Off topic: My topical brush with fame. You may have heard of Iron Man, current smash blockbuster hit. And you may already be familiar with Terrence Howard, the actor who plays Jim Rhodes in that film. Well, Mr. Howard spent some time as an engineering student at Pratt during my stint there, and while I have no recollection of him, my (fantastically talented) friend Jason assures me that we all ran in the same social circle. I don’t recall hanging with any of the engineering students, but I trust Jason. Sorry that I don’t remember you, Terrence. Congrats on your successful acting career.

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Furikake

Yes, as a matter of fact, it does look like fish food. But furikake is actually a seasoning for rice, and it comes in even more varieties than fish food does. And thank goodness for that, because when I made my decision to go mostly vegetarian, it occurred to me that a basic ingredient in furikake is bonito flakes. Enter: yasai fumi furikake. Vegetarian furikake! And, can I tell you? Delicious. Absofrikkinlutely delicious. I’m oddly fond of rice in the first place, but this stuff is like rice-crack. Available at your local Asian grocer, I buy mine from Pacific Ocean Marketplace for $2.99/jar.

I’m heading off to the wilds of semi-rural New Jersey for a few days, so I’m taking this moment to predict that I may not create a Friday post. Then again, I may. Woo, can you handle the suspense?

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Filed under blogging, family is going to be the death of me, food

Vaya sin Dios

Go without God (addressing the plural). Watch how I start with dinner, and manage to come back around to this:

I enjoyed a lovely (and stuffing) Indian meal with some blogger gals. Ladies, if you will. We talked about lots of things. Husbands (theirs), kids (theirs), jobs, careers, ex-boyfriends, pickles’ association with disco,* blogging, stalkers, Henry Rollins… At one point during the evening, one chum said, about me, “She doesn’t like Christians.”

Um?

She was joking, of course, but it did give me pause as I drove home… I’m an atheist. It’s my own choice, within my own set of beliefs. But are there really people out there who think I want to recruit them? Like some sort of deranged missionary? “Euw, you believe in God? How gross. C’mon, believe in yourself, it’s what all the cool kids do. Don’t you want to be cool?”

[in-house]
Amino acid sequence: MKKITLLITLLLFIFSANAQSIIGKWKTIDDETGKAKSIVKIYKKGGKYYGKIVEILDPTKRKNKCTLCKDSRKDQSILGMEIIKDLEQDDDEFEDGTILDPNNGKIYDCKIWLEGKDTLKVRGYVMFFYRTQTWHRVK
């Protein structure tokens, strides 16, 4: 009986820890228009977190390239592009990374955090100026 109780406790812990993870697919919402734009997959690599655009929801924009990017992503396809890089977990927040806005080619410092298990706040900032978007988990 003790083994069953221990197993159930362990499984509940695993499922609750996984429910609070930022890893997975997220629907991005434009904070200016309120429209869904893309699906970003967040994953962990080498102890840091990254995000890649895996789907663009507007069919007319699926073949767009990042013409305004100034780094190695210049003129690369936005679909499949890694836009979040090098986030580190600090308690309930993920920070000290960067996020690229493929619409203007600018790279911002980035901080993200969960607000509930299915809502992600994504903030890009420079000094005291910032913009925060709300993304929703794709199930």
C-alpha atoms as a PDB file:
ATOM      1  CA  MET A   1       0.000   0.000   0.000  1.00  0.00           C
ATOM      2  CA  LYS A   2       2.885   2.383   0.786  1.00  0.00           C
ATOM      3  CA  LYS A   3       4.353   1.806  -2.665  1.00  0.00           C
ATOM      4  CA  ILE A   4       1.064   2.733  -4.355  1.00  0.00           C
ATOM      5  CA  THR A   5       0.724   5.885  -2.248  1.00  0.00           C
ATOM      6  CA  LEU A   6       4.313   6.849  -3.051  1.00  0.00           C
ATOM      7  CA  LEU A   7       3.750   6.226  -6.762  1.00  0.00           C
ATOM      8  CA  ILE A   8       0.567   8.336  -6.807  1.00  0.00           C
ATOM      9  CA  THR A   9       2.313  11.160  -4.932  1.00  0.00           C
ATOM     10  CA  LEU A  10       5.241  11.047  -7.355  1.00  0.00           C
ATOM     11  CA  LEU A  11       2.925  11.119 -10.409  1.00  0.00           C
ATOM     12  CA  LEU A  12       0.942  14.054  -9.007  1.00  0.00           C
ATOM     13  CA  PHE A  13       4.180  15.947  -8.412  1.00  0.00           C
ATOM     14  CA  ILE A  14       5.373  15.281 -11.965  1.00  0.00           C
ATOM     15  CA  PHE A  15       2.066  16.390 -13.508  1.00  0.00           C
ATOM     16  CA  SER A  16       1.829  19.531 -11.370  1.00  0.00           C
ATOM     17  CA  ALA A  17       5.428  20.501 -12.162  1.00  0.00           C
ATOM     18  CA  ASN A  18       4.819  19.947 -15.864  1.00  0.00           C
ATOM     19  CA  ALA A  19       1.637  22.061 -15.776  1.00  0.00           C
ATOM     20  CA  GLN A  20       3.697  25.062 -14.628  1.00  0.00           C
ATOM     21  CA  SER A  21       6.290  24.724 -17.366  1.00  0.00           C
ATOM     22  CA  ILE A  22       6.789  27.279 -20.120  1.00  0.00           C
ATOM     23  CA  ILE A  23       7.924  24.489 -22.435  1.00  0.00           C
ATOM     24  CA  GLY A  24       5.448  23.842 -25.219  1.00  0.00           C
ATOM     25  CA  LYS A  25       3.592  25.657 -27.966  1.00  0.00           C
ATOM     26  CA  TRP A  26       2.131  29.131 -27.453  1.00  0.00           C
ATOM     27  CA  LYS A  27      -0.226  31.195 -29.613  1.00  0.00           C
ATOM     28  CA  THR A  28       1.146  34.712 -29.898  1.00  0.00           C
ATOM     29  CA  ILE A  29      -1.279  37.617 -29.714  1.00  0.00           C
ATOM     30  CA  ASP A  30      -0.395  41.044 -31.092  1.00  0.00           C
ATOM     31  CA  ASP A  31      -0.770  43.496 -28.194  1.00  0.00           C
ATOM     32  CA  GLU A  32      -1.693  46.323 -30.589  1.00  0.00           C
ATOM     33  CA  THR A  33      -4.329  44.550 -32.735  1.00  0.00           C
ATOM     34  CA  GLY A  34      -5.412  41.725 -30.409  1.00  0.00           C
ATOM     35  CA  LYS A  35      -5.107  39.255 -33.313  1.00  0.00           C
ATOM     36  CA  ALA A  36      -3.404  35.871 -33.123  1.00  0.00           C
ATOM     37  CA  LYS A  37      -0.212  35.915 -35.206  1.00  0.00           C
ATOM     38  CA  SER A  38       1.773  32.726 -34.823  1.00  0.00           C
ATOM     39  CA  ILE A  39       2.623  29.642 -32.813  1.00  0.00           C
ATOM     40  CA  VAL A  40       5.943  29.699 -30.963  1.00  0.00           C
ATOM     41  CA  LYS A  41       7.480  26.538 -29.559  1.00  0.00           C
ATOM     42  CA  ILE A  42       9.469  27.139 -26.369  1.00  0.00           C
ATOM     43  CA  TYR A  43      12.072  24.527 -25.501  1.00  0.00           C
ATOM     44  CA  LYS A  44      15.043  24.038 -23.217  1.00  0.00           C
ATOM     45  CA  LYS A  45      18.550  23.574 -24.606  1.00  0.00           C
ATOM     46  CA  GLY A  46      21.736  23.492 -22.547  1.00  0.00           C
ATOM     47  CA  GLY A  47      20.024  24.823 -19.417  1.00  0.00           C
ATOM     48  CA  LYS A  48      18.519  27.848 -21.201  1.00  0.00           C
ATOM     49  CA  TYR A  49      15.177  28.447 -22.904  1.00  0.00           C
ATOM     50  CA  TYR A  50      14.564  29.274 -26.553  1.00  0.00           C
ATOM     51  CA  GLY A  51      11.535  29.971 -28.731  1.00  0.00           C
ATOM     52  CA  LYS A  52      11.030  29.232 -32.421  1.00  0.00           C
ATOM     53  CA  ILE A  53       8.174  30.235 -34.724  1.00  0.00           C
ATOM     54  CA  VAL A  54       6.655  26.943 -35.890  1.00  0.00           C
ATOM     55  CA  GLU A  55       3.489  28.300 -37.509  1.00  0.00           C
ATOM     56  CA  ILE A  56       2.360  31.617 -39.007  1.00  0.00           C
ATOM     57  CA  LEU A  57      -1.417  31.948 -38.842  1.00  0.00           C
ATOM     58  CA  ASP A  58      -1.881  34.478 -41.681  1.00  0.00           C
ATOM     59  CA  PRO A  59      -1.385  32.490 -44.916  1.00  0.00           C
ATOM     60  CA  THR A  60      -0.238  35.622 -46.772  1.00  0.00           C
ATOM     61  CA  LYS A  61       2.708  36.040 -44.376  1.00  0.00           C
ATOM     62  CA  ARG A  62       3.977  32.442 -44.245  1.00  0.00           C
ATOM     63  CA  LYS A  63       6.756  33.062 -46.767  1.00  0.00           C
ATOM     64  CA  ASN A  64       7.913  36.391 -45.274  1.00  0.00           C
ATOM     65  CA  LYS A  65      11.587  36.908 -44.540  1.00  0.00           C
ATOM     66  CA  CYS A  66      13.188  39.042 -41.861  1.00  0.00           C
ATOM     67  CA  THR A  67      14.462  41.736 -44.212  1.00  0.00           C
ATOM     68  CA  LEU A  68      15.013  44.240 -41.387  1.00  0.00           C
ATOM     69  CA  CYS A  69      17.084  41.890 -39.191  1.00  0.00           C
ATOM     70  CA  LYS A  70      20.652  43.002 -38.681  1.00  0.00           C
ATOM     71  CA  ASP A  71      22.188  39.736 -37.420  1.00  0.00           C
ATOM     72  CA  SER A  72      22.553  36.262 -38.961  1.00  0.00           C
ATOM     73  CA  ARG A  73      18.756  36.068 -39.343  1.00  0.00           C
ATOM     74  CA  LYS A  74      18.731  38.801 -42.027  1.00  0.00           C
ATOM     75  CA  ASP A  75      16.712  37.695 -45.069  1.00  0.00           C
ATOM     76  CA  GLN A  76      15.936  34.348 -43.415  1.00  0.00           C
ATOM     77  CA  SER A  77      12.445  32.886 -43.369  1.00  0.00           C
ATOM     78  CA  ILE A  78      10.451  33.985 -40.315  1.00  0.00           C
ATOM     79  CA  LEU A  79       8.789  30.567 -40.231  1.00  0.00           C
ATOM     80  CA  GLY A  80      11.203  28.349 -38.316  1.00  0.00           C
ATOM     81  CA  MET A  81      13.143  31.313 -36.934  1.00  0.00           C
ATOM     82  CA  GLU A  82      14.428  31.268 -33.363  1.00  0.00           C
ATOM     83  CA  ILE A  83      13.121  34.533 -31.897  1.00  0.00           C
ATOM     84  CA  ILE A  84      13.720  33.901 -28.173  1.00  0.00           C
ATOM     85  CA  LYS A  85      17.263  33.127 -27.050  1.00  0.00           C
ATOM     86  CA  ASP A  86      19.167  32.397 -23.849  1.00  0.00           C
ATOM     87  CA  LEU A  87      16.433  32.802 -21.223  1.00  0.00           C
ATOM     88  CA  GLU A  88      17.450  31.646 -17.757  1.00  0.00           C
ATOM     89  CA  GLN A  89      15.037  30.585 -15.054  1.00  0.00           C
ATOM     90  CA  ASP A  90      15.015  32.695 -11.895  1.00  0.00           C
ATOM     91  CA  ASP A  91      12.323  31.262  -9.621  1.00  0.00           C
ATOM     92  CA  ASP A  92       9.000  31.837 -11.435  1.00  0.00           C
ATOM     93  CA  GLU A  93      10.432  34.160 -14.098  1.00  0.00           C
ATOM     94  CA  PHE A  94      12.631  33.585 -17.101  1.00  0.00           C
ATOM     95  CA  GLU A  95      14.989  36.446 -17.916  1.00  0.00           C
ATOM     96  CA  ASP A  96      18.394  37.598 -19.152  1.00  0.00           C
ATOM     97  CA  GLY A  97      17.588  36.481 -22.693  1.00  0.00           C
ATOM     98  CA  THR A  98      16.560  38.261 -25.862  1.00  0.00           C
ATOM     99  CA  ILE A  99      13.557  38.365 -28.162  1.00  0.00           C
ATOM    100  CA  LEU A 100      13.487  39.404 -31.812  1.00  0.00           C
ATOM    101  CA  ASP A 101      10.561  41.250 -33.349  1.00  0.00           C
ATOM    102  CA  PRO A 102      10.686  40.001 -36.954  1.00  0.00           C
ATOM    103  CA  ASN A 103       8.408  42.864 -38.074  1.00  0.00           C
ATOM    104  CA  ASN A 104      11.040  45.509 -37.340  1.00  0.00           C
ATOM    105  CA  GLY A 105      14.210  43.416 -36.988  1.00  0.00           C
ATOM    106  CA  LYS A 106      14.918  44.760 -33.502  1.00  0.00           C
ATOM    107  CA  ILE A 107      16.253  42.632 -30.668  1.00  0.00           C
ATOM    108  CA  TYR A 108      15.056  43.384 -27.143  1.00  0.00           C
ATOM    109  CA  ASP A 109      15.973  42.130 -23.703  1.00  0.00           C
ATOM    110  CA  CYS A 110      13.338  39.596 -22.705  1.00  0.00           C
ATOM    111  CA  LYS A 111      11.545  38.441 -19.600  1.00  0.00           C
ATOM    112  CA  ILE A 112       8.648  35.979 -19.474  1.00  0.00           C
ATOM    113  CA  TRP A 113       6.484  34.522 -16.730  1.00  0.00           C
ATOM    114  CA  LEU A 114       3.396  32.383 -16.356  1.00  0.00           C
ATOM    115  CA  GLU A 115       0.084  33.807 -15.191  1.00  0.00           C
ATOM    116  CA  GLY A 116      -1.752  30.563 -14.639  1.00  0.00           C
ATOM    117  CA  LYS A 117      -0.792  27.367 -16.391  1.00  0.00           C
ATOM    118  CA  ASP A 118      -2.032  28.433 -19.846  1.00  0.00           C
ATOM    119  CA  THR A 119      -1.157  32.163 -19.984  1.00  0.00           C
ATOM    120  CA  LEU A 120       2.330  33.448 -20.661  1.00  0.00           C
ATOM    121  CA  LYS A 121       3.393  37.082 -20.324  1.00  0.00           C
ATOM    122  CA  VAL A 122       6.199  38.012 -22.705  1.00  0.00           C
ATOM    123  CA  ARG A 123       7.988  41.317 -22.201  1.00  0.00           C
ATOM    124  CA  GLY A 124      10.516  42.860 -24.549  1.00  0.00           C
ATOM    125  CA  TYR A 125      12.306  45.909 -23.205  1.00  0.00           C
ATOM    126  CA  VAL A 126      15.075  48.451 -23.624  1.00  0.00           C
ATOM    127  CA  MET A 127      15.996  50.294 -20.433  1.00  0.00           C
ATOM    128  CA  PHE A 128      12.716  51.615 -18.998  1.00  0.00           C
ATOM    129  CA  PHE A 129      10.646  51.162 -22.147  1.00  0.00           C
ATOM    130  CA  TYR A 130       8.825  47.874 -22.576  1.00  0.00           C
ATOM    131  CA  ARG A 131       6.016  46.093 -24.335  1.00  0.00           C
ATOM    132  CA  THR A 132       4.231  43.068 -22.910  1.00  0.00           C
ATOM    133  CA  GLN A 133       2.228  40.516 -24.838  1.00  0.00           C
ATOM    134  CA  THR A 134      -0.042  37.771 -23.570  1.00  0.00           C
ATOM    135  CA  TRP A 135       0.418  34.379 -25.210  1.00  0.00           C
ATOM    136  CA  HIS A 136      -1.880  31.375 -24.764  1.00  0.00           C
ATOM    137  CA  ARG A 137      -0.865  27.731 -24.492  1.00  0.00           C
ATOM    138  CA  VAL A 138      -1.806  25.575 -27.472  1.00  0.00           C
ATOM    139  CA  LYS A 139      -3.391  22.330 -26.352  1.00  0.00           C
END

But, because I am who I am, the part of this internal dialogue (monologue?) that really intrigued me is the etymology of “atheist.” Greek. A=without, theos=god. That part is totally clear. The part that puzzles me is the phrasing. I am an atheist. Not “I am atheist.” I am without god. I am an without god. I mean, euw, gross, what horrible syntax. But, atheist is a noun. Also, atheism is a noun. Atheistic is the associative adjective, and I think it’s clunky. -ist is a suffix that usually forms a noun, but can form an adjective. Sexist is, unfortunately, the only example that I can think of at this precise moment. Or rather, it’s the only example that the OAD can give me right now, because I am too tired to think of even one.

And whether you’re Christian, or Muslim, or Hindu, or Buddhist, or Jewish, or Wiccan… I don’t really care what theistic or non-theistic beliefs you hold dear.** Your beliefs are precious to you, and you can keep them. Just as I’ll keep mine right here in this pocket, and oh, look, a dollar! Bonus!

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So anyway. I joined Brightkite and thirty-something bloggers. Because yeah, I have time for more social networking. HOW do you ladies do it?

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*If anybody can explain this, please do.

**Except maybe for those people who believe that certain celebrities (and many non-celebs) are actually lizards. Yeah, I do have a bit of a problem with that. If you’re one of those people, and you read my blog, you may now boycott me. I understand.